This, more than any other, is my New York book. Six year old Eloise lives with her English nanny, Skipperdee her turtle and Weenie her dog on the top floor of the Plaza Hotel, just of 5th Avenue near Central Park. Told in Eloise's voice, she talks us through her busy life at the hotel where her friends are the staff, and her mother occasionally sends for her to "Europe and to Paris... if there is any sun". Kay Thompson was a nightclub performer and friend of Judy Garland; one theory about Eloise is that it was based on Liza Minelli, although Thompson always said she herself was Eloise.

Knight's pink, white and black illustrations remind me of Ronald Searle's; of course the St Trinian's books are contemporary (1948-1953) with Eloise. The voice of the book reminds me a little of Lauren Child's  Charlie and Lola books. I bought this book at the 5th Avenue Barnes and Noble store (the only place other than the gift shop in the Museum of Modern Art that I encountered any of the famous New York rudeness!) and it is a big part of my memories of that trip. With the strapline "A book for precocious grown-ups", it was originally written for adults (also like St Trinian's), although revisions were made when it was republished for children. However, you can still see the gin bottle in Eloise's bedroom on pages 20 and 21! Again, shades of St Trinian's!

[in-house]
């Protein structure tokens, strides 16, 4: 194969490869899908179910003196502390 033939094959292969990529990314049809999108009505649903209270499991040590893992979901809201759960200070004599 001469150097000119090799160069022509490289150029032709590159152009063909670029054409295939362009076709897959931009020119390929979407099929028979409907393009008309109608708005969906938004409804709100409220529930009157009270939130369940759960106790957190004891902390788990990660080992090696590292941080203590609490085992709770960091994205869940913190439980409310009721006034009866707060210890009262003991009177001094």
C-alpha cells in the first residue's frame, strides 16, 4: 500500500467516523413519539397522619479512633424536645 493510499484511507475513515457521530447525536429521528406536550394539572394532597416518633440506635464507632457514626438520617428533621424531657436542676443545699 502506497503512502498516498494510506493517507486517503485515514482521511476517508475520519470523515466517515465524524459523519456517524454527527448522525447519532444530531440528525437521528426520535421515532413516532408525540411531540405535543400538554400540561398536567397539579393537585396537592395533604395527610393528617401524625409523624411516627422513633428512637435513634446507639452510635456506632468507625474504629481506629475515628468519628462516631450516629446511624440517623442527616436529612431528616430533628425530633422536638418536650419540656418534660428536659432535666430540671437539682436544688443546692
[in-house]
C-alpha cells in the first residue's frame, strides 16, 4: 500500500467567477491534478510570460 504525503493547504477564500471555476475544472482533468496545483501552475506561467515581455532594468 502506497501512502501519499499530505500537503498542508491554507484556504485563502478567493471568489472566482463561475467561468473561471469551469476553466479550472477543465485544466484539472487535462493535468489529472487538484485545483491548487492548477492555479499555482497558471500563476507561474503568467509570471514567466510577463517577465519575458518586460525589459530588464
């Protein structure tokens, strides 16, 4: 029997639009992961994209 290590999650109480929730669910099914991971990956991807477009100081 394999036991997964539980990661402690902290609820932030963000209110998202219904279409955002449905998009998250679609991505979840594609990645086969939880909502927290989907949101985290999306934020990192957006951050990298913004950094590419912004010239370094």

If you were going to run away from home, the detail that you put into your planning and what you consider important will give away a lot about your character. My running away fantasies involve a cottage by the coast, a large pile of books and no phones, which probably tells you something about me! However, 11-year-old Claudia Kincaid  is a practical sort of person who doesn't like discomfort. She decides to take her 9-year-old brother Jamie, because he is a frugal boy who has not wasted his pocket money on baseball cards. Claudia is resentful and feels unappreciated at home. She decides after extensive research to run away to the Metropolitan Museum of Art, a place of culture and beauty. At the museum the children sleep in a state bed (possibly like this one), wash in the fountains and eat in the museum cafe, using the money they have saved and later funds that they fish out of the fountains. During their stay the children become fascinated by the statue of an angel sold to the museum by Mrs Basil E. Frankweiler, of Farmington, Connecticut, and are determined to find out whether or not it was sculpted by Michaelangelo. Eventually they travel to Mrs Frankweiler's house and search the mixed-up files of the title for the answer. However, the story is also the story of Claudia's discovery that she has run away to find herself, as so many stories are.